Greenway Cross City

Sep 4, 2016
210
21
Bristol
#1
I thought I would start a review thread for the Greenway Cross City bike.

The bike features a Bafang Maxdrive mid motor rated at 250 watts nominal and a 10.4Ah battery in an SF-06 casing.

Trying to order from the Greenwaycycles website didn't get me very far.
In the end I stepped up and ordered from EBay - with Topcashback and AMEX cashback the price will probably work out about £20 more than ordering at the advertised price on the Website.

The bike arrived within 48 hours of ordering - delivered by DPD with an excellent delivery tracking system that told me where on the route the driver was and when he was likely to be with me.

Box Markings:
20170131_153010.jpg

Box Contents - fairly well packed, but the usual issues with bottom of fork poking out the bottom of the box and outer part of wheel / brake disc mashed up against the side of the box:
20170131_173919.jpg

Contents of the box removed:
20170131_174949.jpg

Nice graphics:
20170131_183252.jpg
Awful badge - what were they thinking?!
20170131_183242.jpg
9 Speed cassette:
20170131_183505.jpg
Shimano BR-M355 Hydraulic Disc Brakes:
20170131_183537.jpg 20170131_204153.jpg

Bafang Motor Markings:
20170131_211721.jpg

More Graphics (a bit cheaper looking):
20170131_211734.jpg
 
Last edited:
Sep 4, 2016
210
21
Bristol
#2
Front fork:
20170131_211745.jpg

Bafang Motor:
20170131_211818.jpg

Gearchange Sensor located on the Gear Cable:
20170131_211936.jpg

Cables disappearing into the downtube:
20170131_211801.jpg
 
Sep 4, 2016
210
21
Bristol
#3
Here's the bike pretty much assembled with the seat post set to the lowest height as per the markings on the seat post. The seat post will drop lower into the tube (by maybe 2 inched) without being cut.

20170131_215731.jpg

I was a bit concerned whether it would fit me OK as I am only 5ft6 with a 30 inch inseam.

I haven't ridden the bike yet - but it feels about right with the setup as in the photo.

The reach may be a touch long, but I have measured the stem at 100mm, so there is scope to reduce that to 80mm or 70mm if it turns out to be a problem.

Tyres:
The tubes are fitted with a type of valve I have not come across before - "Woods" or "Dunlop" I believe they are called. Not a problem - a presta pump fits them - but it did have me a bit puzzled.

The tyres are by Kenda and have a "Cyclo Cross" type of tread. They have a reflective band around them which means that the reflectors attached to the wheel spokes may be leaglly removed in the UK.

Bell:
None supplied!

Manuals:
Generic Greenway EBike manual which is of limited use
SR Suntour Forks Manual
Phylion Battery Manual

Pedals:
Standard looking pedals supplied, A mixture of Plastic / Alloy - not as bad as some!
 
Mar 18, 2011
168
12
#4
Have you been out to play on the Greenway yet Redcup?
I know the weather is pretty awful.
You'll have to update us with your views of the bike,vids etc. As soon as you get out there.
 
Sep 4, 2016
210
21
Bristol
#5
Not had a chance yet - weather is shocking and I don't want to get the nice shiny bike all dirty! I'm using the Tornado to commute on for now. I had a quick go in the lounge(!) so I know that the motor is working OK :)

Hopefully it will be dry enough tomorrow and I will be able to get some videos and pictures up as well as comparisons with the Tornado & Crossfire-e
 

Woosh

Trade Member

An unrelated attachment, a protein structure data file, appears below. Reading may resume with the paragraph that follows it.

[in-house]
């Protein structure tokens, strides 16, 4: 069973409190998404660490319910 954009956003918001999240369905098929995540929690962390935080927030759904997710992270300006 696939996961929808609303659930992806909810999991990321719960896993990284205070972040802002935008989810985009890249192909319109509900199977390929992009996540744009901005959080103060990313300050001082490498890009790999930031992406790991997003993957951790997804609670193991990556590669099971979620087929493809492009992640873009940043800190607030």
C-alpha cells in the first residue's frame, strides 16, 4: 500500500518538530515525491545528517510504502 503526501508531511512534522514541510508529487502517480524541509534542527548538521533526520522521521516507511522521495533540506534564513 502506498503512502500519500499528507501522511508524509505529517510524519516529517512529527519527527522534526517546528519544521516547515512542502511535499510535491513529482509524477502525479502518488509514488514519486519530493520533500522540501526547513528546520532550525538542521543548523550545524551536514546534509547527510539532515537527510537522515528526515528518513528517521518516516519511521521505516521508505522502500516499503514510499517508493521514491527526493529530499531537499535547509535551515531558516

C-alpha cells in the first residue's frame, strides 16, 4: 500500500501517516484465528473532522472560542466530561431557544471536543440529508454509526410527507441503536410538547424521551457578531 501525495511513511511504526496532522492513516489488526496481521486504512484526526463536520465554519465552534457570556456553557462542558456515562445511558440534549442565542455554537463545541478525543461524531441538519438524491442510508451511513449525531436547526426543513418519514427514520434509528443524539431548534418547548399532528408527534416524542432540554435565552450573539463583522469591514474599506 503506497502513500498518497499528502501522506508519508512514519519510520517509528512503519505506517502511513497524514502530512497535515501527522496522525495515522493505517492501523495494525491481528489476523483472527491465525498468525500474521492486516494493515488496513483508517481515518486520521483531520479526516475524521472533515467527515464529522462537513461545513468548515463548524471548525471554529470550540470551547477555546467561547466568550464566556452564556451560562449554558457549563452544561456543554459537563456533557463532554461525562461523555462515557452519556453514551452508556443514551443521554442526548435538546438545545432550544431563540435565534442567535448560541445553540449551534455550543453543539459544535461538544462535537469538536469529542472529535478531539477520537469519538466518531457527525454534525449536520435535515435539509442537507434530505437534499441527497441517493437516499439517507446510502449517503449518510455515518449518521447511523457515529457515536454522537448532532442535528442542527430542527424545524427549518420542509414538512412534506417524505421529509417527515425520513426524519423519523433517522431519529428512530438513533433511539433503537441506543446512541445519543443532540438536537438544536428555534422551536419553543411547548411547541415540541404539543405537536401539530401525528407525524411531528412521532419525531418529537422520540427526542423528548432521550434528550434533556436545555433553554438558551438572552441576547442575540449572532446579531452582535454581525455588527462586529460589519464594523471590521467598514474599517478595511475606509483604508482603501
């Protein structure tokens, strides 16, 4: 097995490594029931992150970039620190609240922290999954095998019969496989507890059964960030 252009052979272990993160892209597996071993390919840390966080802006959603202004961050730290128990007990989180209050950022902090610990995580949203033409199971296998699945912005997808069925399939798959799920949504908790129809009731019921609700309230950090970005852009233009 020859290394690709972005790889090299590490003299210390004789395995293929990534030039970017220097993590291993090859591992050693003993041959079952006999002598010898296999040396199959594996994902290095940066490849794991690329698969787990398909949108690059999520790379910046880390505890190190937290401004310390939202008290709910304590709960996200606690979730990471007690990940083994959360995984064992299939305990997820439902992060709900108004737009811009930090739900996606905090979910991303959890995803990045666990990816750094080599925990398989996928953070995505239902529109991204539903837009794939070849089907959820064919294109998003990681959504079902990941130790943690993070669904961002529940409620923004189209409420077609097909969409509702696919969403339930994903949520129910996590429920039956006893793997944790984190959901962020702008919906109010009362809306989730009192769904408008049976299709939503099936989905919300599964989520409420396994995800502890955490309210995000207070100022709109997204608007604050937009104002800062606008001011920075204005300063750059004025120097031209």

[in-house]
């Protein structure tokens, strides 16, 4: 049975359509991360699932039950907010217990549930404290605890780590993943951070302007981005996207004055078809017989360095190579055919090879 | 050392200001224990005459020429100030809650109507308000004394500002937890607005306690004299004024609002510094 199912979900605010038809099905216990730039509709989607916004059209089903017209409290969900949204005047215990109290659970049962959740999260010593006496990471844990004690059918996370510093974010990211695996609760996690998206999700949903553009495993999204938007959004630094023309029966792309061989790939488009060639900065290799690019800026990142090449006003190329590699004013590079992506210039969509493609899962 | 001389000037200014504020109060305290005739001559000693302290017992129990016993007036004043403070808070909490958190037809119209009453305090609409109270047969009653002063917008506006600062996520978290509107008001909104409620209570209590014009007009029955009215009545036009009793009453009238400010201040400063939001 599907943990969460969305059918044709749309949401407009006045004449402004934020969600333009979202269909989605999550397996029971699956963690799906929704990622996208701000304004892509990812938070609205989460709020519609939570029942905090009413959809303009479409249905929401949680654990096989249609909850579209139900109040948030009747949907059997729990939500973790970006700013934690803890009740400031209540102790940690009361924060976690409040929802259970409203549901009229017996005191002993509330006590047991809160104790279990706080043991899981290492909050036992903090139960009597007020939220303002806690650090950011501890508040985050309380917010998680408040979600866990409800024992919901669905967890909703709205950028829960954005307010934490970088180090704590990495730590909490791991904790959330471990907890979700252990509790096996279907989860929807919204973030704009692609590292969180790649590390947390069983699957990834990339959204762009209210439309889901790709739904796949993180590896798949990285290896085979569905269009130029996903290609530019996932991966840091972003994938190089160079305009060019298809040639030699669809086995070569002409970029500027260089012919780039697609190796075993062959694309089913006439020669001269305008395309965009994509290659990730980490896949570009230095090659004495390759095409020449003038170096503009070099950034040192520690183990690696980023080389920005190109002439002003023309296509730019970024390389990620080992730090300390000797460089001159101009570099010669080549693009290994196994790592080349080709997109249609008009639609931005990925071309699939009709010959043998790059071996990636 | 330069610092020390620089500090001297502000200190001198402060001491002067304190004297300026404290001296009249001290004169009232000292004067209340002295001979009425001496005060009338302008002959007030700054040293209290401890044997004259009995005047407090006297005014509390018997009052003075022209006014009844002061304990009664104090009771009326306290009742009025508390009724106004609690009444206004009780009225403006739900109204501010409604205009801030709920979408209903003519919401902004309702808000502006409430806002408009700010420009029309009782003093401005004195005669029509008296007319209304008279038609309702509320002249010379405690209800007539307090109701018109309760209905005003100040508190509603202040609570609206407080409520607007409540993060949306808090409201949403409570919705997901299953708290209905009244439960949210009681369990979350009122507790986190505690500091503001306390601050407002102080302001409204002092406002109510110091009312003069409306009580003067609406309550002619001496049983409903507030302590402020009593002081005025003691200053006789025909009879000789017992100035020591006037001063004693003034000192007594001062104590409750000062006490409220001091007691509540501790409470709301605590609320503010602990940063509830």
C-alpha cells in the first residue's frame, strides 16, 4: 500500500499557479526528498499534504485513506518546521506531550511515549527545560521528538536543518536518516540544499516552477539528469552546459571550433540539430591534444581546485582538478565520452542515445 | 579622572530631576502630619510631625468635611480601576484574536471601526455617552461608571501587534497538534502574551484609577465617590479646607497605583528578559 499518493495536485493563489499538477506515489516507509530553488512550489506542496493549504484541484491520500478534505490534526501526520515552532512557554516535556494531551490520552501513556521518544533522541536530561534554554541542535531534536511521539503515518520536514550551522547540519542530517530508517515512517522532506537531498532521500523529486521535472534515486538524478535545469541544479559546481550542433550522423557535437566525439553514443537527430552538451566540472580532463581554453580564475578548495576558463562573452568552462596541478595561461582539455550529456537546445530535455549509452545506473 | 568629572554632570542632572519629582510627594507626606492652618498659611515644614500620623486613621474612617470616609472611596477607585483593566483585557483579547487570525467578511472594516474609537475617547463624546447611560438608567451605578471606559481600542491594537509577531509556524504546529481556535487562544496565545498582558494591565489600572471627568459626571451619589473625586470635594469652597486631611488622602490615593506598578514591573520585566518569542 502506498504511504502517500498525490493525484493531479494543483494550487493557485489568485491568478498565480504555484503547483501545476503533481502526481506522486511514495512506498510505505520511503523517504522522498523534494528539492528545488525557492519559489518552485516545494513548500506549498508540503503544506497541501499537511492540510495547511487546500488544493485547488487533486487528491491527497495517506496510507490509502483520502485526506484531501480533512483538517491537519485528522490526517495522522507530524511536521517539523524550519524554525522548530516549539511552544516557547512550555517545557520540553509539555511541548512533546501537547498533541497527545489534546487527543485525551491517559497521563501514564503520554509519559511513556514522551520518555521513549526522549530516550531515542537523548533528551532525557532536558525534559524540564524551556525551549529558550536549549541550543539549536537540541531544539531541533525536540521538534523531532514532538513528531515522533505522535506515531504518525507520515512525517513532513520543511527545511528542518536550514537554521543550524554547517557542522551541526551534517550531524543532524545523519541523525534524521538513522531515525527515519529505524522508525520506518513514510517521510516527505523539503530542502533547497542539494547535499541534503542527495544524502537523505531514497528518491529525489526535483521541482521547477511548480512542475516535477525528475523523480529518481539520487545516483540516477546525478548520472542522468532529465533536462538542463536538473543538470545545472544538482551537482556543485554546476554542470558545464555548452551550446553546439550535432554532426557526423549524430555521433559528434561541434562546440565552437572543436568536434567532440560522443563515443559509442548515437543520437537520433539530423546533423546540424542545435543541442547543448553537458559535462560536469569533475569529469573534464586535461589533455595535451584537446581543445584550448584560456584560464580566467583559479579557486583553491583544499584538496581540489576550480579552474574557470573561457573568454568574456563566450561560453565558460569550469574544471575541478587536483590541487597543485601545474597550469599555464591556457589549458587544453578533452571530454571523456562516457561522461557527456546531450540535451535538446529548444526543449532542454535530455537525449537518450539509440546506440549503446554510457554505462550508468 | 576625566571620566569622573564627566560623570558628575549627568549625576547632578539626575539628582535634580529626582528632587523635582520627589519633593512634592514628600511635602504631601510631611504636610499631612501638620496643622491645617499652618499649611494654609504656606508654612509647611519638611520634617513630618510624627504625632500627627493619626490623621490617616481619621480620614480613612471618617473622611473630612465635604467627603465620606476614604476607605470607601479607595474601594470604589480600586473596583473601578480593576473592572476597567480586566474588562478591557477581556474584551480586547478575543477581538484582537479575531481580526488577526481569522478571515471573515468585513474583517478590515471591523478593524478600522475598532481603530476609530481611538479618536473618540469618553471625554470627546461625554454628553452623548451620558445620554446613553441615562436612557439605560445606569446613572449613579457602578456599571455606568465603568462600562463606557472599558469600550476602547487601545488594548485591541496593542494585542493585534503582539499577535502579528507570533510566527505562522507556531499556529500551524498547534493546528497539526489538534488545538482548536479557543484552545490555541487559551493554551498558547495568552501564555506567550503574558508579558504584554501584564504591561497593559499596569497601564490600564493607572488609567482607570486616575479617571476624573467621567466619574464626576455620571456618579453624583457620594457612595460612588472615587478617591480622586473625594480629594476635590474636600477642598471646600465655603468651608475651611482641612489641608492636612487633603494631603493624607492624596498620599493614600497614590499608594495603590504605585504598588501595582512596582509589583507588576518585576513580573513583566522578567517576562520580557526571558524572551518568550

May 19, 2012
9,791
1,838
Southend on Sea
wooshbikes.co.uk
#6
I reckon it needs a 15AH battery to do it justice.
 
Sep 4, 2016
210
21
Bristol
#7
I reckon it needs a 15AH battery to do it justice.
I agree. I've been trying to find a 14.5Ah + battery in an SF06 case at a reasonable price, but without much luck. Phylion do claim to make them with Panasonic / Samsung cells - i just need to find a supplier.

One of the German bikes does have a 48V pack in an SF-06 case though - price is a bit much :-(
 

Woosh

Trade Member
May 19, 2012
9,791
1,838
Southend on Sea
wooshbikes.co.uk
#8
48V 12AH would be good for speed/weight/capacity
 
D

Deleted member 4366

Guest
#9
Please could you tell us what markings are on the motor? Is it 250w 48v?
 
Sep 4, 2016
210
21
Bristol
#10
Please could you tell us what markings are on the motor? Is it 250w 48v?
As per the photo in the 1st post:

MMG33.350
36V250W14A
1511090008

I believe this equates to this product (but I could be wrong):
http://www.szbaf.com/en/components/component/motor/mm-g330250.html

MMG330.350 lists Voltage as 36/43/48V.

I would probably stick with 36V anyway, even if 48V is possible.

My assumption is that it is the same motor as the 350W one but software limited in the controller to 250W by means of reduced current (14A instead of 20A).
 
Last edited:
Sep 4, 2016
210
21
Bristol
#11
Mar 18, 2011
168
12
#12
As per the photo in the 1st post:

MMG33.350
36V250W14A
1511090008

I believe this equates to this product (but I could be wrong):
http://www.szbaf.com/en/components/component/motor/mm-g330250.html

MMG330.350 lists Voltage as 36/43/48V.

I would probably stick with 36V anyway, even if 48V is possible.

My assumption is that it is the same motor as the 350W one but software limited in the controller to 250W by means of reduced current (14A instead of 20A).
Going from 250w to 350w is by way of programming as per endless sphere quote...
, increasing the power output to 350 should be doable by increasing "keep current" from 30% to 42%.
Controller can take 48v it's just that it's 36v to make it legal ,48v ups cadence and speed above the legal limit, 118 rpm instead of the 90 odd. as per the "S" Pedelec version of the Max Drive is 48v
 
Sep 4, 2016
210
21
Bristol
#13
First Shake down ride done.

Overall impressions:
Bike is comfortable to ride - geomtery is fine for me at 5ft6 (even if I need to put the saddle up a bit).
Motor is very quiet and smooth.
Motor pulls well from a standing start.
Very easy to pedal over the 25kmh cutoff.
Gear change sensor works to cut power when changing gear - this is nice on the flat, but when stomping on the pedals to get up a hill the 1 second or so cut in power during the change is a tad annoying - I just need to adjust my riding style compared to a hub drive bike.

Setup problems:
1) Gears need tweaking
2) Front brake is making one hell of a rattle noise when not applied and is binding slightly

Nothing unexpected really.